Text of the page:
In this spiritual true crime podcast, host Una Morera shares a story we need to hear in the wake of the sexual abuse accounts revealed in the Shambhala community in recent years. Morera recounts growing up in a world that revolved around Chögyam Trungpa Rinpoche. It is a moving, creative, and brave account told first through the lens of a little girl and then through that of a young woman disoriented by the disconnect between the teachings and actions of Trungpa and his inner circle.
“White Tara Healing Practice: Inviting the Elements,” Venerable Lobsang Tenpa
White Tara is one of the 21 iterations of the enlightened goddess who serves as a guide for Vajrayana Buddhists (and all beings). In this guided meditation, Venerable Lobsang Tenpa provides a vivid visualization to help you invite White Tara with her qualities that can provide comfort, healing, and protection along the spiritual path. This 30-minute meditation allows enough space to relax the body, invoke White Tara, and balance the five elements: earth, water, fire, air, and space.
“Intuitive Mind and Grasping Mind,” Tuere Sala
Are we guiding our practice, or is our practice guiding us? Tuere Sala, a former prosecutor who is now the guiding teacher of Seattle Insight Meditation Society and Capitol Hill Meditation Group, gives a masterful talk on differentiating between the grasping mind, which aims to control, and the intuitive and embodied mind, which is still, curious, and trusting. Are you suffering with the never-ending chatter of the grasping mind? Here you can get better acquainted with your intuitive mind through a practice that is definitely not limited to sitting on your cushion.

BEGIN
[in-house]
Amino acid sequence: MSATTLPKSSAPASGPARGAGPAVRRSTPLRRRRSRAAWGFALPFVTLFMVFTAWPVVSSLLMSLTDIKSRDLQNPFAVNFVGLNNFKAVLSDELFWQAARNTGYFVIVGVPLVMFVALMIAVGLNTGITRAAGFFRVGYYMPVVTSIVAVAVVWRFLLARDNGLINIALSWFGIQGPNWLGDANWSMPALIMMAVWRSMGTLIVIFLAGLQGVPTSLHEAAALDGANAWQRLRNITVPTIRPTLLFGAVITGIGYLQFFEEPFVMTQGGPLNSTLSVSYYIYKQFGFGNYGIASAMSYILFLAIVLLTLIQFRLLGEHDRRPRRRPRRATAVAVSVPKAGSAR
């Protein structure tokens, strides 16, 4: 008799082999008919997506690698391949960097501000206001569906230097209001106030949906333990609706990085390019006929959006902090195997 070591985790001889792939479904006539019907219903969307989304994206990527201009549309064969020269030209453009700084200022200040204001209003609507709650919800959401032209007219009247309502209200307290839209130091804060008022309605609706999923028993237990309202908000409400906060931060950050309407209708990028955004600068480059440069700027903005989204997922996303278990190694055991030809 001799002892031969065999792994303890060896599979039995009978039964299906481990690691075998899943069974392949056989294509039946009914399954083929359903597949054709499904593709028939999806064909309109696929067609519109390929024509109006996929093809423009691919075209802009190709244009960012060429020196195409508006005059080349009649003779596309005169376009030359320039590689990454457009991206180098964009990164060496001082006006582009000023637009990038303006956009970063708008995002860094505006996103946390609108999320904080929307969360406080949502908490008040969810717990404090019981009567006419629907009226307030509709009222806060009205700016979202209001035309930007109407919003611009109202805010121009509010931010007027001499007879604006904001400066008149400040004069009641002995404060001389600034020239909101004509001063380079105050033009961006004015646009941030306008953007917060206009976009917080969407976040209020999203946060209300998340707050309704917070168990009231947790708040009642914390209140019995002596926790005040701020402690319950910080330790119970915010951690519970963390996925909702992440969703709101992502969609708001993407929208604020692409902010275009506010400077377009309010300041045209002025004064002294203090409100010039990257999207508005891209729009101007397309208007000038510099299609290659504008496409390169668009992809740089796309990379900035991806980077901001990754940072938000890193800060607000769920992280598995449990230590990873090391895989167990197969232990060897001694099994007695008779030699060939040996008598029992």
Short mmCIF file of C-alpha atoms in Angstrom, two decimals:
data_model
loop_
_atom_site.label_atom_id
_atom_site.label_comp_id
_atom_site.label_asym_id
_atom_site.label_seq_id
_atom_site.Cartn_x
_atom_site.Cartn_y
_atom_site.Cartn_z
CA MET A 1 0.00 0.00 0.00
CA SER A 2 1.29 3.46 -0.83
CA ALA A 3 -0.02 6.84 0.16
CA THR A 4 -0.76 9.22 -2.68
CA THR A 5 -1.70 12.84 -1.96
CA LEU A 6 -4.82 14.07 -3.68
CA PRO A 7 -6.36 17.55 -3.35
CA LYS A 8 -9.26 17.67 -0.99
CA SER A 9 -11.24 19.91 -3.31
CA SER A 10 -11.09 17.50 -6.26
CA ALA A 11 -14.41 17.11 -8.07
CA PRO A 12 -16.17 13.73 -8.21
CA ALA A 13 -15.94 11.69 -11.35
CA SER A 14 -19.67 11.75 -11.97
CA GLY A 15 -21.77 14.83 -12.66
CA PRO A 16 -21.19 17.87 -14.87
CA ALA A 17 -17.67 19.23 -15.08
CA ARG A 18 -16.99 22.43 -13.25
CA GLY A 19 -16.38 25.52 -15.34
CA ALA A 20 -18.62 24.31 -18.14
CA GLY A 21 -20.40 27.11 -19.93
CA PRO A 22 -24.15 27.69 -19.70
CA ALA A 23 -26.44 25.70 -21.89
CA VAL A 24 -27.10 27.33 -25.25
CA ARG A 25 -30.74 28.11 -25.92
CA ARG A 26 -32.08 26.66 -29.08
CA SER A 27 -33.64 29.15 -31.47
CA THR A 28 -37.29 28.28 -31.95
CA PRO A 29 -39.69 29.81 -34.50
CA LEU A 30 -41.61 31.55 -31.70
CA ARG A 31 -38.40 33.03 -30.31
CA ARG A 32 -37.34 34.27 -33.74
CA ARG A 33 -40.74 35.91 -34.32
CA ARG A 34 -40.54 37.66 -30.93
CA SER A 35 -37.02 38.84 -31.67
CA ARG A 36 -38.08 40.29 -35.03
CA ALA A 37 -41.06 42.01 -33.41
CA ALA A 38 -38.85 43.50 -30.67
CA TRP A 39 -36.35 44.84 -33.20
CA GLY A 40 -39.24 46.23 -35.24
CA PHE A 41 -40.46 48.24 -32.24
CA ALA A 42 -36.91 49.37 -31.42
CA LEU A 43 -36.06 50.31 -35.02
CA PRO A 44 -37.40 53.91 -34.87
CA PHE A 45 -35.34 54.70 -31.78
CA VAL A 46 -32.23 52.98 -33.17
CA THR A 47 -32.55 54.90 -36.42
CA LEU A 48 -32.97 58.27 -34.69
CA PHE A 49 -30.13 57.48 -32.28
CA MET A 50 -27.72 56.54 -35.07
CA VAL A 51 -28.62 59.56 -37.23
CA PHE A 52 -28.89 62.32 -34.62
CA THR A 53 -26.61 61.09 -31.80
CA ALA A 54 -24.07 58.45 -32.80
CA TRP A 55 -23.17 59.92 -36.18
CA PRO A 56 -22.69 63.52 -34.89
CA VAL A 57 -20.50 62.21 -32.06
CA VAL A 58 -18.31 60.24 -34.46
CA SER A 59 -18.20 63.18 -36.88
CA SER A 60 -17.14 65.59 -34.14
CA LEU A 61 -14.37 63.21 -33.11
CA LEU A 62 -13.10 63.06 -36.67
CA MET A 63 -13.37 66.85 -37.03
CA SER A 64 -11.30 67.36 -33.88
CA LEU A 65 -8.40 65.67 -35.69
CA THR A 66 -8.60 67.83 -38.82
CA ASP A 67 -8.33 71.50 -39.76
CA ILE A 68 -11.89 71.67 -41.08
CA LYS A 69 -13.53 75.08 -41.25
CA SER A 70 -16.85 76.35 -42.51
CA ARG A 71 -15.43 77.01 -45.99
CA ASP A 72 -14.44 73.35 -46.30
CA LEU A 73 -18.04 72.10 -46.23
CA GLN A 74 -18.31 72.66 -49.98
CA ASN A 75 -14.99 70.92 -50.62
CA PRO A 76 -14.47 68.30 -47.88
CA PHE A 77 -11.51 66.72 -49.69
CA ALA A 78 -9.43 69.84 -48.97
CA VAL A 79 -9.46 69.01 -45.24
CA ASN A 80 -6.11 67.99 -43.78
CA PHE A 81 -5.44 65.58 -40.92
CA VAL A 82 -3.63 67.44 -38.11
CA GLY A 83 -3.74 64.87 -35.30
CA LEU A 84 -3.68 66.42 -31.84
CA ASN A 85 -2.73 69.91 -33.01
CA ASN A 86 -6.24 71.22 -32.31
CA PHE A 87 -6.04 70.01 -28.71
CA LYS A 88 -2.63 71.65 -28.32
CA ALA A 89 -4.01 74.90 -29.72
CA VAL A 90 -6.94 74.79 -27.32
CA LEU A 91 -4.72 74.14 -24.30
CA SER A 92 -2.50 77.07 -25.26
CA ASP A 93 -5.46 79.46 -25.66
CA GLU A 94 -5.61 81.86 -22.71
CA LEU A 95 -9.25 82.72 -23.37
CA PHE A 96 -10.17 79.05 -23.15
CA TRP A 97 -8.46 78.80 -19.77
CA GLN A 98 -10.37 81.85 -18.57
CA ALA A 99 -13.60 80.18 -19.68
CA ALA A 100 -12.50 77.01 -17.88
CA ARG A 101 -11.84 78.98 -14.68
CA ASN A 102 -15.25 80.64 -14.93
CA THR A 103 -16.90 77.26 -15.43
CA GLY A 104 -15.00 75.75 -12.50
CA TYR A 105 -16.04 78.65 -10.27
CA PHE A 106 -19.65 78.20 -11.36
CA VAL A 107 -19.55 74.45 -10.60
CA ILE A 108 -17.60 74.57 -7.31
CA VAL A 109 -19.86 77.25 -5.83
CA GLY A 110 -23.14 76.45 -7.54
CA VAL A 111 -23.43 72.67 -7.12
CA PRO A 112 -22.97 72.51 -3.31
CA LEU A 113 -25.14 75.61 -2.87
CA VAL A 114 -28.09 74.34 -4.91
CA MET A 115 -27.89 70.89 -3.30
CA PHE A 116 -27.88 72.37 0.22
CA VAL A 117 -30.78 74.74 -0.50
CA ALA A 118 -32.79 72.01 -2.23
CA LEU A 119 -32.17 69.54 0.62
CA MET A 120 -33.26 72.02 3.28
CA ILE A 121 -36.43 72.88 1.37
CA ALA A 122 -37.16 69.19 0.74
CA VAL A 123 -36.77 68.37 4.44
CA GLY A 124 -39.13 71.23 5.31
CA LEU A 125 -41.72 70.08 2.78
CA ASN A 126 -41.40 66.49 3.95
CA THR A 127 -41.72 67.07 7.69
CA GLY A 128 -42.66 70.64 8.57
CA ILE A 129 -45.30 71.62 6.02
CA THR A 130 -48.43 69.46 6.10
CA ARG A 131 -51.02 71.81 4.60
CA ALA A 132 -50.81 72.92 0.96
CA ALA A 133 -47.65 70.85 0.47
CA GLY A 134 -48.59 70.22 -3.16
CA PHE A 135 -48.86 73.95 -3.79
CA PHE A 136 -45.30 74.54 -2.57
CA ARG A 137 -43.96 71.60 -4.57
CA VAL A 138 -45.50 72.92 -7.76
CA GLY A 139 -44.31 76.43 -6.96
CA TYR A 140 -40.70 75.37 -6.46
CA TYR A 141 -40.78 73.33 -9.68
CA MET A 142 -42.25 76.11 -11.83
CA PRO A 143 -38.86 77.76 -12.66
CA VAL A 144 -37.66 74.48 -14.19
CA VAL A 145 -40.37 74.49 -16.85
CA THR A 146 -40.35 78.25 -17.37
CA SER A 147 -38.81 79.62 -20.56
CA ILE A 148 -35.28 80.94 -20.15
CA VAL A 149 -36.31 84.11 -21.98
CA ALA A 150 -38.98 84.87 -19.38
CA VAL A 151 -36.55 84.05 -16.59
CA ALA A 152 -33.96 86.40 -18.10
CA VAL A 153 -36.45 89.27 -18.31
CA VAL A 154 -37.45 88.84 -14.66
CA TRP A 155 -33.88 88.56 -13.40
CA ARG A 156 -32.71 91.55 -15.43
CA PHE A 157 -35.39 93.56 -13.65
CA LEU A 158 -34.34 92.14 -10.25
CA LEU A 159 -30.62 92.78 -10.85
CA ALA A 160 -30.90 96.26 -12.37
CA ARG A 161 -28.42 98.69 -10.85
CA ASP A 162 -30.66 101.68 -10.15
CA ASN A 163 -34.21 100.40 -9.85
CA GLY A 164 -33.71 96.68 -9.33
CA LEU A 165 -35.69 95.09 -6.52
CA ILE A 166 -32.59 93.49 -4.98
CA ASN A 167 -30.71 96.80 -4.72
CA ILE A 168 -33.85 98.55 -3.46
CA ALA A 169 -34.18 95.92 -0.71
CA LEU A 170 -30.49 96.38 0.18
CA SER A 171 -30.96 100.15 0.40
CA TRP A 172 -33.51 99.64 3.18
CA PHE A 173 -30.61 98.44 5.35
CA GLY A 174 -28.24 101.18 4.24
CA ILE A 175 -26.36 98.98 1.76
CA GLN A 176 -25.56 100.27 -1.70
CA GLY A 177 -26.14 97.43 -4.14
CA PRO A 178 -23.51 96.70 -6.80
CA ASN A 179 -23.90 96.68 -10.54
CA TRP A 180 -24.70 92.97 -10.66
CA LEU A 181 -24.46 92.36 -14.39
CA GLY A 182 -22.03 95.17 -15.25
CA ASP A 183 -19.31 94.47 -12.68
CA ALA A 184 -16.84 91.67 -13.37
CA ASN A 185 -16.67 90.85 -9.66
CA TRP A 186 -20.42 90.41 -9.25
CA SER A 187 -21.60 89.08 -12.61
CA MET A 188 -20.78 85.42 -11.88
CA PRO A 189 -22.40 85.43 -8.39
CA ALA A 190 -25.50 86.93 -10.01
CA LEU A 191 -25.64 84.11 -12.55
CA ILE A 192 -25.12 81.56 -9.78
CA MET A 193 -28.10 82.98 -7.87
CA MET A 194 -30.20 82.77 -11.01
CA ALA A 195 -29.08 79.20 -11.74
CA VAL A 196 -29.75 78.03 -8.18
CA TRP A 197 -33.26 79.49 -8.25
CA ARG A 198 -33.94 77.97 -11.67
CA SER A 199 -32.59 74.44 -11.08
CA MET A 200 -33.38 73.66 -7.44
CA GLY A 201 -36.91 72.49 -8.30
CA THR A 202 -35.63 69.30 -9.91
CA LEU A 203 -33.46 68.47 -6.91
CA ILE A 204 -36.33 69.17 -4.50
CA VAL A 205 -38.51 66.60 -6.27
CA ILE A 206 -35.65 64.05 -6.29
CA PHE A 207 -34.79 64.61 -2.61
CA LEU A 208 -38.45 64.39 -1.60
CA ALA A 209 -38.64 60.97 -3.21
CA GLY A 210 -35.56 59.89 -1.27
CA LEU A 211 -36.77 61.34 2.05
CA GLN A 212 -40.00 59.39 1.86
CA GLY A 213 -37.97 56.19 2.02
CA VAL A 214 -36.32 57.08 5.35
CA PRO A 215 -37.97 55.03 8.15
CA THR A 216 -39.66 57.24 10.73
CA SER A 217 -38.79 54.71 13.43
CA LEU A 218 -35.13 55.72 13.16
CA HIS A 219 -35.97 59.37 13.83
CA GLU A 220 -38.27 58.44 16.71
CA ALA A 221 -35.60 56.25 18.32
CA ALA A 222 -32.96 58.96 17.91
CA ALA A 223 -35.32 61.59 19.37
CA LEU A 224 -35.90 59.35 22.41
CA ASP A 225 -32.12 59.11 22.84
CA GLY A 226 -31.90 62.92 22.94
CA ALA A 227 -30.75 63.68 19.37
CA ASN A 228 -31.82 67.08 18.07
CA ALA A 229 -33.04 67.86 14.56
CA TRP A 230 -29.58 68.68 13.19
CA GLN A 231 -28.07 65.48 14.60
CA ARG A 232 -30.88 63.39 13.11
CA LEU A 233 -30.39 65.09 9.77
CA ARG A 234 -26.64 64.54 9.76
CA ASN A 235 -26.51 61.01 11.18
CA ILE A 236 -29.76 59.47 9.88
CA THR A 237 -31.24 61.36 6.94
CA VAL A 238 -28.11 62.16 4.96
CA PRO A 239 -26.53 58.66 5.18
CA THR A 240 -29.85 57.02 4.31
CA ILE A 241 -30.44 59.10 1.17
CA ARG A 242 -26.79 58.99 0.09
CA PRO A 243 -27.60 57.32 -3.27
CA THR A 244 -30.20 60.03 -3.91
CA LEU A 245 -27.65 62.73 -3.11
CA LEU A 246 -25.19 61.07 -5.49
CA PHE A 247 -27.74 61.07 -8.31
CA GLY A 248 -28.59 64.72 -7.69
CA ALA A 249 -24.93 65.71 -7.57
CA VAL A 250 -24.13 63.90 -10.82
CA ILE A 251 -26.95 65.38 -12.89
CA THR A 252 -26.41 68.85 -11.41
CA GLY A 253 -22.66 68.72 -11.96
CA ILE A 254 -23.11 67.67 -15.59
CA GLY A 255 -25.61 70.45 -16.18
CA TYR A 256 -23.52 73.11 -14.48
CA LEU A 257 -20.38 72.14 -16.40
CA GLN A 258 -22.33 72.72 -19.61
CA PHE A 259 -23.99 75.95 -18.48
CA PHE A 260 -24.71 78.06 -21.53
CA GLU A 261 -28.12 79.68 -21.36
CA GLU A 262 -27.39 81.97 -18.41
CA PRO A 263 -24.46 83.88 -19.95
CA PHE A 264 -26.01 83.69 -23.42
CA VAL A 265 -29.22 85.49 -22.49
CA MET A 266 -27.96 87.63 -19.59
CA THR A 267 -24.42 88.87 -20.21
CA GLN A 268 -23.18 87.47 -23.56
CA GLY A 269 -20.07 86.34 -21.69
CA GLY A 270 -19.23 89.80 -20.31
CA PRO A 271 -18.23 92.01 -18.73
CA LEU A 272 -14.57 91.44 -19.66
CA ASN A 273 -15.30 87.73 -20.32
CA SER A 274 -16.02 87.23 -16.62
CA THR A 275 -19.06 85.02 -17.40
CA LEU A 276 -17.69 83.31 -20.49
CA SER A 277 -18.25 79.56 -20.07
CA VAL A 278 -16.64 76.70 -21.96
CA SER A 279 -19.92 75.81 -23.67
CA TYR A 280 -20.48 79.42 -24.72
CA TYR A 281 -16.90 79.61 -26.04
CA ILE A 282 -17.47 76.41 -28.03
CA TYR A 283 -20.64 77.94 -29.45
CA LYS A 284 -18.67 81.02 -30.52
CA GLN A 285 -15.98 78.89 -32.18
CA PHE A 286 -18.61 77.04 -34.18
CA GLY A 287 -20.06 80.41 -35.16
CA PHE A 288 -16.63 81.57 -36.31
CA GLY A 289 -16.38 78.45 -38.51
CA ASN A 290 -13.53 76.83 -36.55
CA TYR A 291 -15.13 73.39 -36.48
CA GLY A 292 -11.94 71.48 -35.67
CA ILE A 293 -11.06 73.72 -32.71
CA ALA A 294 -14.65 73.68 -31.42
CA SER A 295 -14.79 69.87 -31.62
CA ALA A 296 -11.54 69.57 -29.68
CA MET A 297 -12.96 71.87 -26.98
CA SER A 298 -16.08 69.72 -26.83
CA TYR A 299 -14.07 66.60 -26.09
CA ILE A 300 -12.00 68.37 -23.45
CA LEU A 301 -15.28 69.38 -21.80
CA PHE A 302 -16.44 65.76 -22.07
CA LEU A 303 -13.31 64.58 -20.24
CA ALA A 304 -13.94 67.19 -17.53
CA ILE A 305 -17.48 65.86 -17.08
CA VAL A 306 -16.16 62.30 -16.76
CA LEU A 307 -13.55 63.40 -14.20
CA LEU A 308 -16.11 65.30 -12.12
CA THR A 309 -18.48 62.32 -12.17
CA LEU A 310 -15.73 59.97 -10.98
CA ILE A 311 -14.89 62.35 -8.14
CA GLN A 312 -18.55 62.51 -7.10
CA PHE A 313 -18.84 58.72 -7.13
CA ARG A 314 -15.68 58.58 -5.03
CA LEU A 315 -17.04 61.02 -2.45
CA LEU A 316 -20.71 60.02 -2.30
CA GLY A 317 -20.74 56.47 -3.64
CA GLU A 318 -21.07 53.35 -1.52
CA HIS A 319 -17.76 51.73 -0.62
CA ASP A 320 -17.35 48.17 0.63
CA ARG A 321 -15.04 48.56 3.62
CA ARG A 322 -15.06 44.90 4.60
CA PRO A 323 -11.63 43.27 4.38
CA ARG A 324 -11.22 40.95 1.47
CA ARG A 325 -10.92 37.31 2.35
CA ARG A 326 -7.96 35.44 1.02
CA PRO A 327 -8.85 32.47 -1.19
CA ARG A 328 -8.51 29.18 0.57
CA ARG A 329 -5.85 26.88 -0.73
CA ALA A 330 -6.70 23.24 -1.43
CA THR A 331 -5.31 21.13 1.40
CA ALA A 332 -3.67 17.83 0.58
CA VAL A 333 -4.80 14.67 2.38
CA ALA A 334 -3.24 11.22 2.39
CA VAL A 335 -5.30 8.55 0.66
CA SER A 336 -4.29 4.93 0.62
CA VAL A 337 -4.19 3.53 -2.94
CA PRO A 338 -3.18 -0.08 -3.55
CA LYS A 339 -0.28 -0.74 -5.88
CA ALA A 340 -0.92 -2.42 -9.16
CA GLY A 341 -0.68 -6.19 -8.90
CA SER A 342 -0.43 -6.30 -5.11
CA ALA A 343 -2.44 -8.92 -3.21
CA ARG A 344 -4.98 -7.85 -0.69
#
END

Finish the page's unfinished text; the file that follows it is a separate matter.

What the Buddha Never Taught: A Rock Opera, music and lyrics by Martin T. Adam and Marc Atkinson
Rock operas have celebrated Joan of Arc, Martin Luther, and, of course, Jesus Christ Superstar. What the Buddha Never Taught adds a new Buddhist tale to the genre with an adaptation of the 1990 book by Tim Ward about his time in a Thai Forest monastery. The show opens June 30 in Vancouver (and online), but you don’t have to wait. A full-length album is already out, featuring such tracks as “Thus I Have Heard” and “Five Simple Rules” (on emptiness and the precepts).
Thank you for subscribing to Tricycle! As a nonprofit, we depend on readers like you to keep Buddhist teachings and practices widely available.